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Africa at Noon: Ndau Transnational Spirits, Languages, and Identities in Zimbabwe and Mozambique (Hosted by Katrina Thompson)
November 2 @ 12:00 pm - 1:00 pm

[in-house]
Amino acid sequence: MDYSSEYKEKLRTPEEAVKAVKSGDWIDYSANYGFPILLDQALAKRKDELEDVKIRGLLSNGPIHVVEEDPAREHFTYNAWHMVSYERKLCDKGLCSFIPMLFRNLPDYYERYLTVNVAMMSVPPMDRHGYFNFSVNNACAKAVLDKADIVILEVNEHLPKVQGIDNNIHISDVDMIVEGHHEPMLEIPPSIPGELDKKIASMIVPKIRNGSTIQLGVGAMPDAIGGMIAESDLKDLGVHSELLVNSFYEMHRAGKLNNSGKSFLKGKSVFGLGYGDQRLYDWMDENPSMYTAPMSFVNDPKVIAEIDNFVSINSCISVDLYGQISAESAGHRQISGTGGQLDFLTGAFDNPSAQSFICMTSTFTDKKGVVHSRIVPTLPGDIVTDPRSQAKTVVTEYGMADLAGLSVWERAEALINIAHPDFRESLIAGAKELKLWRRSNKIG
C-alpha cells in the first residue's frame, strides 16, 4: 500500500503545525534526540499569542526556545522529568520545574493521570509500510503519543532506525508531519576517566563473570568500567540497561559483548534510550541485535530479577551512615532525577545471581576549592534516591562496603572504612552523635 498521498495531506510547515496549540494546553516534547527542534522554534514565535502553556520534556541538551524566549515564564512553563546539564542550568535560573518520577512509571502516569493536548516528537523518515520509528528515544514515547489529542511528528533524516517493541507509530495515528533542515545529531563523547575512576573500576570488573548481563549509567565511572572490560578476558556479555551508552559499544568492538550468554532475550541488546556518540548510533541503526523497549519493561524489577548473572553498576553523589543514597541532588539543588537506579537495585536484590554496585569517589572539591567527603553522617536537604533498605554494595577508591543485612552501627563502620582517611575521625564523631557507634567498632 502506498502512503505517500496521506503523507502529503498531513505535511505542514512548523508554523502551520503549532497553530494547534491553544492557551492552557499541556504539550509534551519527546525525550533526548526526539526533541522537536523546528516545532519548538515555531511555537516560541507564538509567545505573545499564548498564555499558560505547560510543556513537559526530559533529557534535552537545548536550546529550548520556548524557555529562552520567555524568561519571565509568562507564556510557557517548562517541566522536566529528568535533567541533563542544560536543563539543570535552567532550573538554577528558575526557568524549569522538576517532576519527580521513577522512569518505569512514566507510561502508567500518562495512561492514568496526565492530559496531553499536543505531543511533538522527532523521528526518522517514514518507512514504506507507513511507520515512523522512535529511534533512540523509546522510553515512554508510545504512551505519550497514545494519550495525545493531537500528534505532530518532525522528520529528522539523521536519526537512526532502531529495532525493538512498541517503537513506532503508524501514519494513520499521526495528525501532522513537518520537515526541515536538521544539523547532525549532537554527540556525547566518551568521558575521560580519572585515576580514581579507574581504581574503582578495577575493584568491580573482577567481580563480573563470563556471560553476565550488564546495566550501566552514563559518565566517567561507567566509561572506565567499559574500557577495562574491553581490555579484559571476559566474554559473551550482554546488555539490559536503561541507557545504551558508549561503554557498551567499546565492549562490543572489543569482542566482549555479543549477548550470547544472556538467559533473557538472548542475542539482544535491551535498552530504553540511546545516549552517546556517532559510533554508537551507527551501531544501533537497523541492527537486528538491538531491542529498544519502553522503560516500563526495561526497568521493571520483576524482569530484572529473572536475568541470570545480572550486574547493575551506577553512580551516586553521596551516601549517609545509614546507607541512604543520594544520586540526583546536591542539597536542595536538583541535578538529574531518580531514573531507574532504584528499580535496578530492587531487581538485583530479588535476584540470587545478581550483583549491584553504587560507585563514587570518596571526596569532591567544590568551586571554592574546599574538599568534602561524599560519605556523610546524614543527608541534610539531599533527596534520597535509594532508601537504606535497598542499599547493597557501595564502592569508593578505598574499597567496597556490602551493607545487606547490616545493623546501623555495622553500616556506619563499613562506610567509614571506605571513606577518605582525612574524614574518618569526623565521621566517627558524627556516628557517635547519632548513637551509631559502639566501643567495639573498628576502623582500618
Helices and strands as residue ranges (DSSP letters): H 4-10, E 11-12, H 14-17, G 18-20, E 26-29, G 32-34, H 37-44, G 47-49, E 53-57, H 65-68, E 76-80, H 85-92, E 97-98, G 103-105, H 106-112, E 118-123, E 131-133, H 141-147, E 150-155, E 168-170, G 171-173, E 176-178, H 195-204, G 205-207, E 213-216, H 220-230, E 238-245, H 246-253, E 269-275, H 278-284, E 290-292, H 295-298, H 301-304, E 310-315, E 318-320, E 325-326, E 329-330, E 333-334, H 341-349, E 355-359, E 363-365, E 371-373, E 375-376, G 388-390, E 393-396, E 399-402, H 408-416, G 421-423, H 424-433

The Ndau are a Bantu ethnic group in the Zambezi valley, in central Mozambique to the coast and eastern Zimbabwe. In both countries, Ndau religious life is similarly predicated on continuing relationships between the living and the dead. A symbiotic relationship exists between the spirits and the living who are always inextricably, mutually and coherently integrated in a single cosmos. On one hand, VaNdau (Ndau people) depend on midzimu (spirits of ancestors), madzviti (spirits of Nguni warriors), zvipuntha (spirits of young girls), zvaayungu (spirits of African liberation fighters) and mphongo (Mozambican/Zimbabwean spirits) for healing, protection, guidance, fertility and security during times of personal, familial, and communal crises. On another hand, the spirits themselves solely rely on the living for physically embodiment to maintain and massage their spirit-to-spirit and spirit-to-man relationships in the human world. Drawing on ethnographic data collected from both Mozambique and Zimbabwe, the study examines the extent to which indigenous elements of spirituality continue to sustain, reinforce and reflect the multiple, and sometimes contested, notions of Ndau identities in both countries. Because most VaNdau, including staunch Christians, believe strongly in the spirit world, which conveniently is always in contact with the human world through spirit possession, the study investigates the level to which both ‘local’ and ‘foreign’ spirits’ continuous engagement with VaNdau have ‘tied and kept Ndau people together’ (Patricio, undated) through cultivating personal, familial, communal and even transnational relationships among Mozambicans and Zimbabweans despite their countries’ geopolitical separation. It establishes that spirits have helped influence, (re)create, (re)shape, reinforce and solidify shared transnational Ndau identities, histories, cultures, and languages that have thus far successfully defied the arbitrarily drawn artificial international boundary that separates Mozambique and Zimbabwe.